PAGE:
26 August 2014John 14:1-14
“I am the way, and the truth, and the life. No one comes to the Father except through me.” (v. 6)
Caution: If you've just read this passage from John's Gospel, then certain alarm bells might be ringing. If you say these words out loud in some parts of the world today then your life could be in danger. Even in so-called liberal democracies, you'll be shouted down for daring to believe such "arrogant" claims. Claims of ultimate truth, claims of 'only one road to God', claims of one Lord being at one with the creator God, are in some places very politically incorrect and in other places blasphemous to the highest degree. It's true that there has been much damage done by the misuse of these words over the centuries, but before we truly enter into this passage we must lay all that baggage aside, find a little peace, and go back to that upper room in Jerusalem. Come and meet the Jesus who is far from the offensive arrogant dreamer often imagined by the cynics, the critics and (sadly sometimes) the Church. Hear his gentle voice: "Do not let your hearts be troubled" (v. 1).
Within this most beautiful extended passage of John's Gospel (chapters 13 to 17), we get a very intimate view of Jesus - gentle and passionate, serving and loving. And yet he also seems very much aware of the realities of the world around him: of the political forces that will have him killed; of the failures and inadequacies of his followers; of the problems and persecutions that will be faced by the Church. Above all, he is driven by an unseen purpose to give his life to ultimately be the world's healer and king. Where's the arrogance in a man who stoops to wash the dusty and sweaty feet of disciples and asks them to do likewise? (John 13:1-16). Where's offence in a man whose final commands to his friends are about loving one another and being prepared to give up their lives for that love? (John 13:34-35; 15:12-17). He who embraced the outsider, the disabled, the poor and the foreigner alike shows a humanity that our progressive culture is only beginning to catch up with. As the master who kneels at the feet of his followers, Jesus turns all our debates about power, coercion and intolerance on their heads. And everything he did and said on that night was preparing them for the criminal's death he would hold to steadfastly as his vocation and purpose in life: to meet evil head-on as God's appointed king. This is the Jesus who deserves to be taken seriously when he says that he is one with the Father God (verses 9-11).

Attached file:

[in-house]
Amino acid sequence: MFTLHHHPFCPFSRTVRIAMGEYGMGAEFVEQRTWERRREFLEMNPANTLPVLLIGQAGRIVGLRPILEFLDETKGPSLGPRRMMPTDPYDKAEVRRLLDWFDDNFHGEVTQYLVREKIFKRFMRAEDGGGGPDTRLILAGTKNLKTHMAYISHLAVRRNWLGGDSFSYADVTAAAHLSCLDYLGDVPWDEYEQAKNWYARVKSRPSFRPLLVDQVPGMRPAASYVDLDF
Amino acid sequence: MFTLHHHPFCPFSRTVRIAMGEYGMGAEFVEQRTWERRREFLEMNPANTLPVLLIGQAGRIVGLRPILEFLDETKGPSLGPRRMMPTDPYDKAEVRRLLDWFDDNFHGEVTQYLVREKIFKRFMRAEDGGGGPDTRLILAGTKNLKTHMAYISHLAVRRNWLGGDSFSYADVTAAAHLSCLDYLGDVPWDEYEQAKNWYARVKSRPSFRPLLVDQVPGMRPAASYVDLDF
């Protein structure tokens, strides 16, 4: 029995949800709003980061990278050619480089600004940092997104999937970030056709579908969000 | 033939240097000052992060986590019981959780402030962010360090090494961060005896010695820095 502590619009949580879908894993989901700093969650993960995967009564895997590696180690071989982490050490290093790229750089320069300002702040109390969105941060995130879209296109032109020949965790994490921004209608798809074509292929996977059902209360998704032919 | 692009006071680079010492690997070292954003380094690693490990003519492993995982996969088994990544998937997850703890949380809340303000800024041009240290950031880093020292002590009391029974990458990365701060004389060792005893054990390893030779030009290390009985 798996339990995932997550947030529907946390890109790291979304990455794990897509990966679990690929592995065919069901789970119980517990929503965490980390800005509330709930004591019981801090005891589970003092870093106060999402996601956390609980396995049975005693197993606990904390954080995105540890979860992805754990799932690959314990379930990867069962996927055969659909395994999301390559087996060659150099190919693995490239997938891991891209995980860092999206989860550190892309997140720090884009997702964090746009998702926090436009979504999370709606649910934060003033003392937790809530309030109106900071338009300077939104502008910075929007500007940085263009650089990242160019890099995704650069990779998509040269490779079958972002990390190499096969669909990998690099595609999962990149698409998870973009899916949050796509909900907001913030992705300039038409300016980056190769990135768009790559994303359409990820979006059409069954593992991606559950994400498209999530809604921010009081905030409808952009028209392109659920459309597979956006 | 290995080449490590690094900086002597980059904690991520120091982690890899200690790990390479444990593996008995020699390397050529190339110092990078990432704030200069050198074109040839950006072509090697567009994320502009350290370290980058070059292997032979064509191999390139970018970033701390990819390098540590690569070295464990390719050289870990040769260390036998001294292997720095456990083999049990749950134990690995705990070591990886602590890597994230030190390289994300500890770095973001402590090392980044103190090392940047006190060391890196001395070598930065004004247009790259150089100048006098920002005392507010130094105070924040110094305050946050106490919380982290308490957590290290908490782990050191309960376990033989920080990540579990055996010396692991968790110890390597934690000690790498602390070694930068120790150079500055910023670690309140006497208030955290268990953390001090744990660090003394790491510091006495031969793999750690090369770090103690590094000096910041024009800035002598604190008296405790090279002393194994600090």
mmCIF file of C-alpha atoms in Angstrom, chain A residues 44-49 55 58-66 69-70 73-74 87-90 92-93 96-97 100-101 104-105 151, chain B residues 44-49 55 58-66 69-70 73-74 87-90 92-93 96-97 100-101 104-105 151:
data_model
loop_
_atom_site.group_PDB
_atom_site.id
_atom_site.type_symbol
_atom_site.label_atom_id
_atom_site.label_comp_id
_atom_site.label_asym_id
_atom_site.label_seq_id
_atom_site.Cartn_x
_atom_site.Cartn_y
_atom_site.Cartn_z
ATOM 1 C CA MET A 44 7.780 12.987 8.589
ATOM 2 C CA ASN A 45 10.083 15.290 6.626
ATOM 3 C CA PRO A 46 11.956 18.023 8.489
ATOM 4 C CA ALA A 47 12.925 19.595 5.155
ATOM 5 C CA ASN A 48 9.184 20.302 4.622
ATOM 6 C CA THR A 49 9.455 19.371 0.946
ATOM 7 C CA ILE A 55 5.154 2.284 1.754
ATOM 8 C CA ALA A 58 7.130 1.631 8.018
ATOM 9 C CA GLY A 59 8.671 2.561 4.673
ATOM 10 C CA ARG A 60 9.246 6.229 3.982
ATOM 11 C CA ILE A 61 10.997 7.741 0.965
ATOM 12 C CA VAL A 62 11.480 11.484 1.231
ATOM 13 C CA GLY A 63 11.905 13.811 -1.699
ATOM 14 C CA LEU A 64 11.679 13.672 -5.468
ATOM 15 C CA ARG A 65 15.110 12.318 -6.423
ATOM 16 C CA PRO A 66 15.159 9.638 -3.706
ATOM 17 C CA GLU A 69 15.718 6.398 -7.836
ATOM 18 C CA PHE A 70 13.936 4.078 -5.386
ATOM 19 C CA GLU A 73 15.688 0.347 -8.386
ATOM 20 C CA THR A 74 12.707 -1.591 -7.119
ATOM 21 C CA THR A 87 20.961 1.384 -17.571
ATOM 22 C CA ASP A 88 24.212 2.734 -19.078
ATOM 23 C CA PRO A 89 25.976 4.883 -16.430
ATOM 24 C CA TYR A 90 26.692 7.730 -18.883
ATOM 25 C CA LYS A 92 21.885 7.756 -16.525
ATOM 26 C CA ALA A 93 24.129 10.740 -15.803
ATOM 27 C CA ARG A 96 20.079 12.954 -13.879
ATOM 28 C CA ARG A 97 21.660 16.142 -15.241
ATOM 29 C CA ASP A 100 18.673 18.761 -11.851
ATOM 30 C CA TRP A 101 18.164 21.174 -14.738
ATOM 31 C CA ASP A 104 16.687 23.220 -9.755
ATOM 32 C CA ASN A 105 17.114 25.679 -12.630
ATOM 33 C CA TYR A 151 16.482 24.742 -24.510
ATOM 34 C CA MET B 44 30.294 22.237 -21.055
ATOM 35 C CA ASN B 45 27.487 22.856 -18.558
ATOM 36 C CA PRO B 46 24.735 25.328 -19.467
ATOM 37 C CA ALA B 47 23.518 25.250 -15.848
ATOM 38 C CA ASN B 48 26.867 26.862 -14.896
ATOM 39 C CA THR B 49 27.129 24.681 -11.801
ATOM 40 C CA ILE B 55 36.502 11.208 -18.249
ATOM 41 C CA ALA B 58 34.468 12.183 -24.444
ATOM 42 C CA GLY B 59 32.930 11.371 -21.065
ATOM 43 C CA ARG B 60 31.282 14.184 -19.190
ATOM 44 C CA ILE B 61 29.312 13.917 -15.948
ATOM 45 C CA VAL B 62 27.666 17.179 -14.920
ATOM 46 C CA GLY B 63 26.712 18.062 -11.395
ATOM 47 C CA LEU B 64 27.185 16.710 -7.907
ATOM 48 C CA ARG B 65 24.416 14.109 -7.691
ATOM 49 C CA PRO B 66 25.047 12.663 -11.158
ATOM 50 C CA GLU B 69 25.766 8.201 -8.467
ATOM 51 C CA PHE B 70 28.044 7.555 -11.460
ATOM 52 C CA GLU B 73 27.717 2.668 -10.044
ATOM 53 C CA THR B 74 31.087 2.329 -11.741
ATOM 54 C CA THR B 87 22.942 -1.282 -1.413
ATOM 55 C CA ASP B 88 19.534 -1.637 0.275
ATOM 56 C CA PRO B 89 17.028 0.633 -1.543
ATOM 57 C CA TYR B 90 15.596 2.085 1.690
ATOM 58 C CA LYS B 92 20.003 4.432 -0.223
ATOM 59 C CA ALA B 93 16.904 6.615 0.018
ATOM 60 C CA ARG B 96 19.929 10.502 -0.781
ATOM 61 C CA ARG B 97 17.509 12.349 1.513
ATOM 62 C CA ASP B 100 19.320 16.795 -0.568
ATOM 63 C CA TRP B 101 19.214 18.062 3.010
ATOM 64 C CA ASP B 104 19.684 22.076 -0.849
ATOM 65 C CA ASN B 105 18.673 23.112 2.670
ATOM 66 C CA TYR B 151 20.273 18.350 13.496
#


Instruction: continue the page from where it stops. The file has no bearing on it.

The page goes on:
Verse 2 of today's passage has some words that would seem oddly familiar to the disciples: 'In my Father's house there are many rooms and I'm going to prepare a place for you ...". These are almost identical to the words a proposing groom would say to his betrothed, after she has accepted the proposal. In a Jewish engagement ceremony, a young man would offer his intended bride a cup of wine. And for her to accept the wine was to accept the proposal. The groom-to-be would then have work to do, and he would promise the betrothed girl that he would return to his family home and prepare the room for them to begin their married life. When all was ready he would return to take his bride for the celebration. The disciples were clearly confused by Jesus' words on this night, but this interpretation rings true with some of his parables (eg Matthew 25:1-13), his claims to being the bridegroom (Mark 2:19-20, John 3:29, referred to in Isaiah and Jeremiah), and points ahead to a final consummation when heaven and earth will be united as one (Revelation 21): the completion of the new creation.
"No one comes to the Father except through me." This verse may offer little comfort to those who cannot yet believe in Christ. However, it's not simply about how to get to heaven (as our message is often reduced to). This teaching would be reflected upon by Jesus' friends not only over the weekend of his death, but also in the weeks that followed as he appeared to them again, and in the time after he returned to heaven, while they waited for him to "come again" and take them to himself (v.3). In the meantime, the assurance is there that Jesus doesn't leave them without communication (verses 13-14) or without the help of the Spirit (see tomorrow's passage) in the troubled time that will come.
As those disciples went on to live in the light of Jesus' resurrection, their question was never simply, 'How can we make sure we go to heaven when we die?', but more like 'How can we remain united with Christ and serve him as his kingdom continues to be born on earth?' It is in that in-between time with Jesus reigning in heaven and awaiting God's new creation on the earth that we find ourselves today. The news that it's Jesus (and not someone else) who is the way to the Father, and that it's Jesus (and not someone else) who reveals the characteristics and purposes of God ought to be good news for the whole of creation.
- Jesus used to refer to the Jerusalem temple as "my Father's house" - it was the place where heaven and earth met in a special way, where God could be found living among his people. But in this passage it's clear that he means something different by it. How do you interpret Jesus' words? Where is the house of God for you?
- Jesus said, "I am the way, the truth and the life". What does this statement mean to you? Does it make a difference in how you live your life?
- The Church has often been called the 'Bride of Christ'. In this time of waiting, what can we look forward to when all is ready? And how can we prepare ourselves for his coming?